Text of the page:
A Loaned Leica: In Full Color

This slideshow requires JavaScript.

My friend Quint had a Leica sitting in his house for 2 years. He never used it, as he has been busy enough with the digital cameras and videocameras he is using through the j-school’s photography classes. During one of our conversations about photography, I was talking about how I’ve been drawn back into film recently, and almost prefer it over the digital medium at the moment. Fortunately for me, Quint thought of the Leica sitting in his house. He said I could borrow it FOR THE SEMESTER. I was thrilled. It’s an old Leica, but the glass is unparelled and the light leaks were easily managable compared with my Holga. The day I got it, I brought the camera to Columbia Photo, bought new batteries and scrounced around my house for some color film. The first roll consisted of my mistakes trying to figure out the light meter on this new camera and experimenting with taping. However, by the time a made a trip home the next weekend, I had gotten a basic understanding of the Leica.

When I got this color roll back, I was most surprised by the vibrancy of color in the photographs. Even when I scanned them (I’ve tried multiple scanners and still see a lack of depth and saturation– post on this later), I was amazed by their quality. I wasn’t shooting with Velvia or any other specialized color film, but the photos were saturated and highly contrasted in a way that I had never seen film photography before. Everything about this camera pointed to a different kind of beast– the weight, the muffled sound of the shutter, and the amazing precision in the focusing ring. I am currently trying to convince Quint to let me borrow it for my next semester abroad. Needless to say, I am sold on the Leica. It’s worth the price tag.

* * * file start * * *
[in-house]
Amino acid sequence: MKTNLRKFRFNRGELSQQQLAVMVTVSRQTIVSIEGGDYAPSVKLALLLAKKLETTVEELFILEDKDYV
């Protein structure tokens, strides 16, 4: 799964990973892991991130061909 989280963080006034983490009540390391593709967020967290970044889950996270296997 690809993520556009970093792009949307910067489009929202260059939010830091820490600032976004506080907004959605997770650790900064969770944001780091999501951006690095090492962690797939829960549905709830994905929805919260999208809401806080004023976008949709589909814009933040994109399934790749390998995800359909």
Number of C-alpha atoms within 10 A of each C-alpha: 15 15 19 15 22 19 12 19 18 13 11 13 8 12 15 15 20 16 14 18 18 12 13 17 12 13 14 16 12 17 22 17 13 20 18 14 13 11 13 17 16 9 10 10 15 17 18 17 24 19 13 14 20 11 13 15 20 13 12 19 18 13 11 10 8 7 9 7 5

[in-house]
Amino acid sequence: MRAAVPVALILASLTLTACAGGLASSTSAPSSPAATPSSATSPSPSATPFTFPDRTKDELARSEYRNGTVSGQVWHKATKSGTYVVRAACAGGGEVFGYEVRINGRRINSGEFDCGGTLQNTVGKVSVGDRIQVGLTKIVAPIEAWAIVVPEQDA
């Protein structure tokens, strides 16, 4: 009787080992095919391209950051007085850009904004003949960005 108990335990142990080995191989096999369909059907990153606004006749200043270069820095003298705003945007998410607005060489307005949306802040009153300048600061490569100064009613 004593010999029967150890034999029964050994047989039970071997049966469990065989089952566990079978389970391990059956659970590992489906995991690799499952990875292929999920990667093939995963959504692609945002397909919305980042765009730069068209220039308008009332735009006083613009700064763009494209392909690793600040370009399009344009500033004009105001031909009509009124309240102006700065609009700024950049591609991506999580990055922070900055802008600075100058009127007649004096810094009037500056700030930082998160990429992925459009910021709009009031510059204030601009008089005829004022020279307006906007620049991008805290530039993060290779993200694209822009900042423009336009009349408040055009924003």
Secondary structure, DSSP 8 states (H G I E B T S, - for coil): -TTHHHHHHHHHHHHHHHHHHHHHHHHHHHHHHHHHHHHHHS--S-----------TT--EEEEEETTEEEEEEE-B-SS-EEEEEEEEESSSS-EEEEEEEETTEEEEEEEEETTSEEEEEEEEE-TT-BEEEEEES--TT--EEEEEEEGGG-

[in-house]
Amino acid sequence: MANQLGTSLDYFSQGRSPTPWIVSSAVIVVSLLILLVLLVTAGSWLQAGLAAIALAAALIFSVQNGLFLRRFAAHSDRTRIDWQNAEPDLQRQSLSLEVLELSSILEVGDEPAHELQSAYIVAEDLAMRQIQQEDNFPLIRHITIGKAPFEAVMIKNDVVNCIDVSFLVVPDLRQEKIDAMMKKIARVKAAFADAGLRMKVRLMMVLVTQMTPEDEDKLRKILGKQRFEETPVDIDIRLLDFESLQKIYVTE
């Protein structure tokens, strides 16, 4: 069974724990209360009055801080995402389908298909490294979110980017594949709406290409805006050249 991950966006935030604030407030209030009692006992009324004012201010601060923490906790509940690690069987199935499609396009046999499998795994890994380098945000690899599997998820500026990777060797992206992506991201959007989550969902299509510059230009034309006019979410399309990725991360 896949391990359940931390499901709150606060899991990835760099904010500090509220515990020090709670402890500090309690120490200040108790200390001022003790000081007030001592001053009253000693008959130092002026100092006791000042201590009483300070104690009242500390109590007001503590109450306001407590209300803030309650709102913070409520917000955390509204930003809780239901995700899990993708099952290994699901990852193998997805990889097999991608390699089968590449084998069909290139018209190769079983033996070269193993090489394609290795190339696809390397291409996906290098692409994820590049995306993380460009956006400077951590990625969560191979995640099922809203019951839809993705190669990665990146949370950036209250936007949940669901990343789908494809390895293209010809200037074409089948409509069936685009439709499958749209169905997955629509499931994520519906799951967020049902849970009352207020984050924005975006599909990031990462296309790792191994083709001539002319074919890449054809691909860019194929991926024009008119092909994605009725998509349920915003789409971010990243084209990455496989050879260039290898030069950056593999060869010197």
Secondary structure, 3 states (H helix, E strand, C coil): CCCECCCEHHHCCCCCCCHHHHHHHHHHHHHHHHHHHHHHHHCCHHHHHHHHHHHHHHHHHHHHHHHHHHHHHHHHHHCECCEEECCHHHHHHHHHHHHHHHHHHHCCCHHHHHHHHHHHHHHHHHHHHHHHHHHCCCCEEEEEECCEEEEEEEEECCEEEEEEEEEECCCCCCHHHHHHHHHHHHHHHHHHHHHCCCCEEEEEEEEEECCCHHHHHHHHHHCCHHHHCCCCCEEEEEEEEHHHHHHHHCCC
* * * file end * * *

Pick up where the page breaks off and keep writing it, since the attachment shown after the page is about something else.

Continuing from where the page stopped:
Leave a Reply

Fill in your details below or click an icon to log in:

WordPress.com Logo

You are commenting using your WordPress.com account. Log Out /  Change )

Google+ photo

You are commenting using your Google+ account. Log Out /  Change )

Twitter picture

You are commenting using your Twitter account. Log Out /  Change )

Facebook photo

You are commenting using your Facebook account. Log Out /  Change )


Connecting to %s

%d bloggers like this: